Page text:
Easter origins, essence and controversies

Easter origins, essence and controversies Catholics from Kuwadzana Parish celebrate Palm Sunday which falls on the penultimate Sunday before Easter
Catholics from Kuwadzana Parish celebrate Palm Sunday which falls on the penultimate Sunday before Easter

Catholics from Kuwadzana Parish celebrate Palm Sunday which falls on the penultimate Sunday before Easter

Stanely Mushava : Features Correspondent

Easter, one of the keynote festivals of the Christian faith, commands mainstream observance but some of its fundamental aspects remain the preserve of pastoral enclosures. The re-dating of the festival from year to year, for example, has many wondering what criterion is in place. Others wrestle with the origins of the festival and its practices. Beyond the observance, it is also imperative to determine the historicity of the resurrection as this is the basis of Christianity and one of the absolute and exclusive claims of the faith.

Today, Christians celebrate Good Friday in commemoration of Christ’s death; many will observe a vigil night on Saturday; while Easter Sunday, falling on the March 27 this year, will see the faithful celebrate the resurrection of Jesus.

It will be time for liturgical observances, family reunions, spiritual rejuvenation, a time to reflect on the core tenet of the faith.

Any other year, the festival may well have been observed much earlier in March or waited awhile for April to come around.

In fact, if the other calendar specifics are befitting, Easter can be fixed within a liberal lapse of weeks between March 22 and April 25.

How is the date of Easter determined?

The questions occasionally come up around this holiday every year: Who decides when Easter is to be held, and why are the dates moveable? Normatively, the dating of Easter is tied to the Jewish festive calendar as Christ was crucified and rose from the dead within the culture.

Jesus’ crucifixion was immediately preceded by the Jewish Passover, therefore the inter-dating of the two festivals.

Catholics, Protestants and most other Christian sects on one hand; and Orthodox Christians on the other, have not quite found each other, however, on precise dating, while yet a far less popular segment is entirely scrupled against the festival over its pagan associations.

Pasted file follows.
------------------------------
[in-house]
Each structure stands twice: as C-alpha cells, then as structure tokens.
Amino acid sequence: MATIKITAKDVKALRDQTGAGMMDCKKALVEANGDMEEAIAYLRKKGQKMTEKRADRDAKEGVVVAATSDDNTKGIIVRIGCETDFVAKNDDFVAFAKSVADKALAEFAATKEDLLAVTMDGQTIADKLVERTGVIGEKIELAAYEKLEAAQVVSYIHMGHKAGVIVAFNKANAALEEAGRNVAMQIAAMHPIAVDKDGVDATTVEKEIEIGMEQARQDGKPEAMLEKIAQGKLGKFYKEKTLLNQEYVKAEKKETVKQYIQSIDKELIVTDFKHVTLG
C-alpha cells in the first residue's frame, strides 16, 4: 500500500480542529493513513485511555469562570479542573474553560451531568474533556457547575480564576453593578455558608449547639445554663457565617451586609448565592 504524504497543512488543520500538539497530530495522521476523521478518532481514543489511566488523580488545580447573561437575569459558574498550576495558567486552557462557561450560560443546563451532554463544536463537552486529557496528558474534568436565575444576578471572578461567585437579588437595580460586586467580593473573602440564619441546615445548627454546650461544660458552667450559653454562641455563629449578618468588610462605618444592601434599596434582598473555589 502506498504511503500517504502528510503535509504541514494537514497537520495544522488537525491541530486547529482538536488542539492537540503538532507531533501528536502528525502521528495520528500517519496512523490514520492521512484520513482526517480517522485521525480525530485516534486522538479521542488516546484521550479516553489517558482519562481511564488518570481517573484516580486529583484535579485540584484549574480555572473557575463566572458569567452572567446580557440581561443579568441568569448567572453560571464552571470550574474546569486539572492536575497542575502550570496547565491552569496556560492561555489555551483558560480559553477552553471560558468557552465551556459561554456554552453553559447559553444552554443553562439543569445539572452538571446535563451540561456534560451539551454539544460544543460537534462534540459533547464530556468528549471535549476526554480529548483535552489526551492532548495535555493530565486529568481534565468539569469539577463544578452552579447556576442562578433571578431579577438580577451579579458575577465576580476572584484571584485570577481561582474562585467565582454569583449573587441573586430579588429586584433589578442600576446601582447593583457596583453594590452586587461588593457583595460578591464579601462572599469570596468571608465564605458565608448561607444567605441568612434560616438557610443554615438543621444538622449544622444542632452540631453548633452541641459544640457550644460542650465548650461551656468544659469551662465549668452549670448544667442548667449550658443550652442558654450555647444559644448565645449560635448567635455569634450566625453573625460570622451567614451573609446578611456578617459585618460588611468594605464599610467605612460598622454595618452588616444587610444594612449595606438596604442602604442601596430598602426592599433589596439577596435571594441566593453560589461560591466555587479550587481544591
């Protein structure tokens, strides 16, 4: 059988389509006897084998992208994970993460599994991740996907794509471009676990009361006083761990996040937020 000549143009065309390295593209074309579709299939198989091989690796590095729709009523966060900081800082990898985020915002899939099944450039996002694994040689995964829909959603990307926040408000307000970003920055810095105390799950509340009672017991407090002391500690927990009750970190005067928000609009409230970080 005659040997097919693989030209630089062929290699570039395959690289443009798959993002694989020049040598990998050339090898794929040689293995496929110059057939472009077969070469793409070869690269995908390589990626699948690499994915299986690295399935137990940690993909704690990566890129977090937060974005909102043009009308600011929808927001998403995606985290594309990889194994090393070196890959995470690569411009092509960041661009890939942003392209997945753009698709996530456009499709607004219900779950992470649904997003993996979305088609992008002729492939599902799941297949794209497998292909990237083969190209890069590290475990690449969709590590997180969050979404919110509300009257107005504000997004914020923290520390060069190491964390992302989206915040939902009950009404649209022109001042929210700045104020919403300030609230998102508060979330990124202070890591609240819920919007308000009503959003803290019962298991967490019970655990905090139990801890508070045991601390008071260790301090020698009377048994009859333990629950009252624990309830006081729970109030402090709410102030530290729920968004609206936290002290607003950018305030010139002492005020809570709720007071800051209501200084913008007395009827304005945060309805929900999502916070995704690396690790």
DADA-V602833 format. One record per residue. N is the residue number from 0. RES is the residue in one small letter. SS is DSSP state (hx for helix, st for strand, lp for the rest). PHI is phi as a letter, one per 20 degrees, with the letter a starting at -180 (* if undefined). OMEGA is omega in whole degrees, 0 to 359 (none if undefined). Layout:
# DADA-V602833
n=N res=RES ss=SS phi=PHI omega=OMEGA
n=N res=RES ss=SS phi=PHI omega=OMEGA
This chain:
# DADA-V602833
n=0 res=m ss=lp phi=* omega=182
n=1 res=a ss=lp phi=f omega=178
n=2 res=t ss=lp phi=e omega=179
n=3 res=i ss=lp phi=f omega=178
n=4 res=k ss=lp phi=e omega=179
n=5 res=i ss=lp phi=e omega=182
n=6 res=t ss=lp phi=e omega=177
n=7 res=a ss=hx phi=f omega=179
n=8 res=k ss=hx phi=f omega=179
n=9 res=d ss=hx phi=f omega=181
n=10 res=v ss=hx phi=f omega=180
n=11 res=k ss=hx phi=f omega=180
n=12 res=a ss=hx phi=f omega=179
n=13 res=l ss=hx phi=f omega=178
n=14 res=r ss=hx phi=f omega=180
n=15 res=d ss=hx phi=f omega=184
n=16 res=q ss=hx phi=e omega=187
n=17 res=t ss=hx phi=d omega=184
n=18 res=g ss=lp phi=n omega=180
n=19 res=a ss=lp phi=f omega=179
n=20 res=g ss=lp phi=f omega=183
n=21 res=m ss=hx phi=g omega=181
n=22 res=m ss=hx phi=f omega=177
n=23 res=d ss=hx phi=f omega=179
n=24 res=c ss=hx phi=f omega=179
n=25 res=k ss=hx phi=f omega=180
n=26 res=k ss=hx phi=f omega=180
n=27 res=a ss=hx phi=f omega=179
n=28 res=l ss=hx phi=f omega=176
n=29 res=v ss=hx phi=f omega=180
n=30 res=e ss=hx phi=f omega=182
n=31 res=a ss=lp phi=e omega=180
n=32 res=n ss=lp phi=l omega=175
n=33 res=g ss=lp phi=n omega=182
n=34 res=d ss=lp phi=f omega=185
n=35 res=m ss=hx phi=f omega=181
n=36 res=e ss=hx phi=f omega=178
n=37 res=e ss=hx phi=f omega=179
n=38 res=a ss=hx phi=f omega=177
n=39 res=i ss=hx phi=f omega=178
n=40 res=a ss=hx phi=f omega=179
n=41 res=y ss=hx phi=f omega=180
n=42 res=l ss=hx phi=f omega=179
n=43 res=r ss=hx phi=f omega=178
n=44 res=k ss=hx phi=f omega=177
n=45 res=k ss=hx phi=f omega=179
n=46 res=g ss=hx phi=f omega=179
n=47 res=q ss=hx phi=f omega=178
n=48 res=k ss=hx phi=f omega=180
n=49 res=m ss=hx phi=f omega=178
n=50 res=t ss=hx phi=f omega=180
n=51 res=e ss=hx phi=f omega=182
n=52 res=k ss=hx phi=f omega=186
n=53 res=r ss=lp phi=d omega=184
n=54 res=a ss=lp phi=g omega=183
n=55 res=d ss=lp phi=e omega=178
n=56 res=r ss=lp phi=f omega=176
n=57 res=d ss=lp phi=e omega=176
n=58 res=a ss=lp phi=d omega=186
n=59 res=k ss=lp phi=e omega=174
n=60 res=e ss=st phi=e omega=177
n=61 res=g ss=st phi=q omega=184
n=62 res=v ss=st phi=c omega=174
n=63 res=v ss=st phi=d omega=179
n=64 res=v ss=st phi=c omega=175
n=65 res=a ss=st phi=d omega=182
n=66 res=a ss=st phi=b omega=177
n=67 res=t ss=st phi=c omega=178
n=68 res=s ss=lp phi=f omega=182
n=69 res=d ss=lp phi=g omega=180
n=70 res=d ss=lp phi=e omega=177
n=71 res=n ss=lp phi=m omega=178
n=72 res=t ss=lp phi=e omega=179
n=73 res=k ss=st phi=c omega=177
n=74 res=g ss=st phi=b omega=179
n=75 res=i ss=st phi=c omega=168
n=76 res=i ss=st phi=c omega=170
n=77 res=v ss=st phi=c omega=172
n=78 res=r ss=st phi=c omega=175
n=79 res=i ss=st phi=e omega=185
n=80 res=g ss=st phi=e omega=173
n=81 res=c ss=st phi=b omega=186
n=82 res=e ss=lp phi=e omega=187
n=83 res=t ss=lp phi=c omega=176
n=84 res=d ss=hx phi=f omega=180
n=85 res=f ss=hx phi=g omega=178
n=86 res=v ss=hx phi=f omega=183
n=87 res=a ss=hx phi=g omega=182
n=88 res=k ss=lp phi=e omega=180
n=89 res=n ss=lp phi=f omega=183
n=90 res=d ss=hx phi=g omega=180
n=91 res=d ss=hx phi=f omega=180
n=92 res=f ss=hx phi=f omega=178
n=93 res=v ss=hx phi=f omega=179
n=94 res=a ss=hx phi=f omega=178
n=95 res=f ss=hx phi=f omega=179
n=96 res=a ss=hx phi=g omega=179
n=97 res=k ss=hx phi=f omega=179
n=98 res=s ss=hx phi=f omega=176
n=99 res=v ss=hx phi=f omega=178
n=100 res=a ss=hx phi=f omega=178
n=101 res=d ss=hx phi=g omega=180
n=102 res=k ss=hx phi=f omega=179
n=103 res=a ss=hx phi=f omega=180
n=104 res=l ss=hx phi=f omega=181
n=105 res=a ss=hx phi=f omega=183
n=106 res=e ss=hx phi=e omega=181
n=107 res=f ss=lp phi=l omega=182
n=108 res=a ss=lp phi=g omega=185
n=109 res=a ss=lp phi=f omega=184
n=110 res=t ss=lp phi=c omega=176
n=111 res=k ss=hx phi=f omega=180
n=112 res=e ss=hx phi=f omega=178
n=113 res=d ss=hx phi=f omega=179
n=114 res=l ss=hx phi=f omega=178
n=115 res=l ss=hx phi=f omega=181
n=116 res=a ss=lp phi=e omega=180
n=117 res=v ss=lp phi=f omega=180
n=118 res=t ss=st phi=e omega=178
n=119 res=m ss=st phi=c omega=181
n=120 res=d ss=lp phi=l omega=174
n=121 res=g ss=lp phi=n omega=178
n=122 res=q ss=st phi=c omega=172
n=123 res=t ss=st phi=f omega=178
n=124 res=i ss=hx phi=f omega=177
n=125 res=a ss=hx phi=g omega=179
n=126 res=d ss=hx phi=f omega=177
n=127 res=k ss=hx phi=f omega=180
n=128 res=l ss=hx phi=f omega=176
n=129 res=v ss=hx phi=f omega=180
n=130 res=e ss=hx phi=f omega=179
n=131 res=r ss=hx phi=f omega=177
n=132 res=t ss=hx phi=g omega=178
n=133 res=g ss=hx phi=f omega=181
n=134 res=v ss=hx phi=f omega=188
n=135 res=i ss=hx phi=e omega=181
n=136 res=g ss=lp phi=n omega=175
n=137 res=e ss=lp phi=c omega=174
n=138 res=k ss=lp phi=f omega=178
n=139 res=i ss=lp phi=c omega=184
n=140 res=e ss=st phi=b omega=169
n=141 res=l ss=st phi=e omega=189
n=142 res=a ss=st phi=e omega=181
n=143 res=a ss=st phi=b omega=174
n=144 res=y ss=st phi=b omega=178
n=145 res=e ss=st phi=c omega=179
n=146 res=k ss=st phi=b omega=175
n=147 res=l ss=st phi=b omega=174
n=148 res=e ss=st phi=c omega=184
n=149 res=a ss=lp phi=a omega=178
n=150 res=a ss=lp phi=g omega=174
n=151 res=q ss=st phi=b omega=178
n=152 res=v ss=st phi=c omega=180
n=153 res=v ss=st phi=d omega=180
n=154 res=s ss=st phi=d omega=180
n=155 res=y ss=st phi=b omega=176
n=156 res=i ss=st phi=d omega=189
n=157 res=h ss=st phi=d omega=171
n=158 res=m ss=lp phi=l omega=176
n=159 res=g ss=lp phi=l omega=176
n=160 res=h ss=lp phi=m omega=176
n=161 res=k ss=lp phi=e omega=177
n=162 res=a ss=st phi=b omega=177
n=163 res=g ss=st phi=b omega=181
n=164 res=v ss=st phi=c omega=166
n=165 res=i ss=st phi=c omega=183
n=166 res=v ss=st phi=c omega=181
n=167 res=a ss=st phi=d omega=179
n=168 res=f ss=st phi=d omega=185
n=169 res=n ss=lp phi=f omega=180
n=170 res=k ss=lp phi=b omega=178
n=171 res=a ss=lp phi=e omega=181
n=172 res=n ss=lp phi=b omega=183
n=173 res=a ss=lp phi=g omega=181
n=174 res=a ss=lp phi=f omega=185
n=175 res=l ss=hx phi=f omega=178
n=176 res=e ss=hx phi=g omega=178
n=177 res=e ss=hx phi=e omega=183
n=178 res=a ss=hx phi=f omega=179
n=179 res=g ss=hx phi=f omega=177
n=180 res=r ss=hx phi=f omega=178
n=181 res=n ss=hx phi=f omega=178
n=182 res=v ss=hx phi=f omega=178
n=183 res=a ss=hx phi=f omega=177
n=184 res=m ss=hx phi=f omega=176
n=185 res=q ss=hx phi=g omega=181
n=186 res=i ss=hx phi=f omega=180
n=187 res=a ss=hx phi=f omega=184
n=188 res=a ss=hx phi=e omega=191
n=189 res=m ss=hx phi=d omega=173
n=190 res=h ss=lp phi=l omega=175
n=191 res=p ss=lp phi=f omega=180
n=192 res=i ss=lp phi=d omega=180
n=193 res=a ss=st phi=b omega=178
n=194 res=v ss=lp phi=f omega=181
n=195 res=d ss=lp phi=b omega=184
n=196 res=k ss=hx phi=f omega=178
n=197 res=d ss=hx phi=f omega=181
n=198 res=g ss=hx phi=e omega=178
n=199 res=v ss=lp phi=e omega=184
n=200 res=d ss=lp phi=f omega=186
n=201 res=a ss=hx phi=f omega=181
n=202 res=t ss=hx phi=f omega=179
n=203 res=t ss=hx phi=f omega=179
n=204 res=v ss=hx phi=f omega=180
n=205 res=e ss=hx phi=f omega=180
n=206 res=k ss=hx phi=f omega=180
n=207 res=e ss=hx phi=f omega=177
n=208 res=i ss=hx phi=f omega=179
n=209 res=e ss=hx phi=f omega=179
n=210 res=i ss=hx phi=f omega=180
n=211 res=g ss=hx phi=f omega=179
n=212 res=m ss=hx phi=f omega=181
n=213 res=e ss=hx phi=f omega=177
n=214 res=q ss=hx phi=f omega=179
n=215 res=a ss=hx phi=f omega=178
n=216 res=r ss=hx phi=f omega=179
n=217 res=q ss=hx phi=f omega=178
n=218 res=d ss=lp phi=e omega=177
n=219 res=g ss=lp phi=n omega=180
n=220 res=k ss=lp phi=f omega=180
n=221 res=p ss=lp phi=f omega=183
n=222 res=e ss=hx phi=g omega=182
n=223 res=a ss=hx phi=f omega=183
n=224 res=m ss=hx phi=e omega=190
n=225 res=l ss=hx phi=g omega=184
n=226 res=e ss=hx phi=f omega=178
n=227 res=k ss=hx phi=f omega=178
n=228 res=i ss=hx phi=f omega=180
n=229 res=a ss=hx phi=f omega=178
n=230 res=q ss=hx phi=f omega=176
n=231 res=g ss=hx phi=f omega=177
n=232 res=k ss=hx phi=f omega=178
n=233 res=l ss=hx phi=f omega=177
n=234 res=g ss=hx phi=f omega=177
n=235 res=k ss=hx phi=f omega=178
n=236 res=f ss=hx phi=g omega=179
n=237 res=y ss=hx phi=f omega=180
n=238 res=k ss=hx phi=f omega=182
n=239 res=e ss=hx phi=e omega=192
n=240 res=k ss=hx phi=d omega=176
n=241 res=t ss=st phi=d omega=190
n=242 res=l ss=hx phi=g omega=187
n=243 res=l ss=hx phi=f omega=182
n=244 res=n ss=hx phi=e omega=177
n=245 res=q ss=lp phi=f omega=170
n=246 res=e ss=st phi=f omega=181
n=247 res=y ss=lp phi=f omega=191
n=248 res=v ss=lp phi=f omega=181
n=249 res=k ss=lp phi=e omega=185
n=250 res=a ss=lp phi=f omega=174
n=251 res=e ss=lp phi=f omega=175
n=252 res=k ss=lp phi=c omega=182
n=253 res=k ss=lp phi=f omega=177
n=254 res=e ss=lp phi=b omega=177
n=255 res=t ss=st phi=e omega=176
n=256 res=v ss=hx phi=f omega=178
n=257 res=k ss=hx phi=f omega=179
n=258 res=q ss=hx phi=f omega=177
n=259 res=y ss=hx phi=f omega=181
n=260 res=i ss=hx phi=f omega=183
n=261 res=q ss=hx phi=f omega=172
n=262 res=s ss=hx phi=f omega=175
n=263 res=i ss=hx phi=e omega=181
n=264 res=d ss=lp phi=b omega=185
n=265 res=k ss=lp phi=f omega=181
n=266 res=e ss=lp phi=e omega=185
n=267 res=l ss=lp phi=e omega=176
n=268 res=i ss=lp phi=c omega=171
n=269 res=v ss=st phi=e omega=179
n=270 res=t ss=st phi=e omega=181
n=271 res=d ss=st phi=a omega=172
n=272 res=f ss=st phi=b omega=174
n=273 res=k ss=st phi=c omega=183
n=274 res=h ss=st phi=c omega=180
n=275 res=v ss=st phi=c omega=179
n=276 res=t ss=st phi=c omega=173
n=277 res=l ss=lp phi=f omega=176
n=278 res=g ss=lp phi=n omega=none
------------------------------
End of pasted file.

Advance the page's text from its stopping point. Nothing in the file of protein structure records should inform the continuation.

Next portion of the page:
The Encyclopaedia Britannica relates that the Council of Nicaea in 325 AD decreed that Easter be “observed on the first Sunday following the first full moon after the spring equinox (March 21).

Easter, therefore, can fall on any Sunday between March 22 and April 25.”

The equinox is a special day when day and night are almost equal.

The bishops at Nicea did not settle for an astronomically correct date for the equinox but fixed it at March 21. So, owing to the group of bishops convened by Constantine in the 3rd century, Easter comes between March 22 and April 22. Days leading up to the holiday are fit to the New Testament account of Christ’s crucifixion, death and resurrection on the third day.

Controversy on Origins

Easter is known exclusively to most Christians as the day of the resurrection of the Saviour and observed as such.

The word Easter appears once in the King James Version (Acts 12:4) but subsequent versions have changed that to Passover and some scholars say it is not the reflection of the original. As such, one has to look beyond the scriptures for the origins of Easter, and not without controversy.

No authority is definitive about the origins of the festival, although most give a hint of pagan associations.

According to HISTORY.com, some sources say the world Easter is an English adaptation of “Eostre, a Tuetonic goddess of spring and fertility, of which eggs and bunnies, symbols of fertility in pagan imagination which usually part of Easter, could be cues.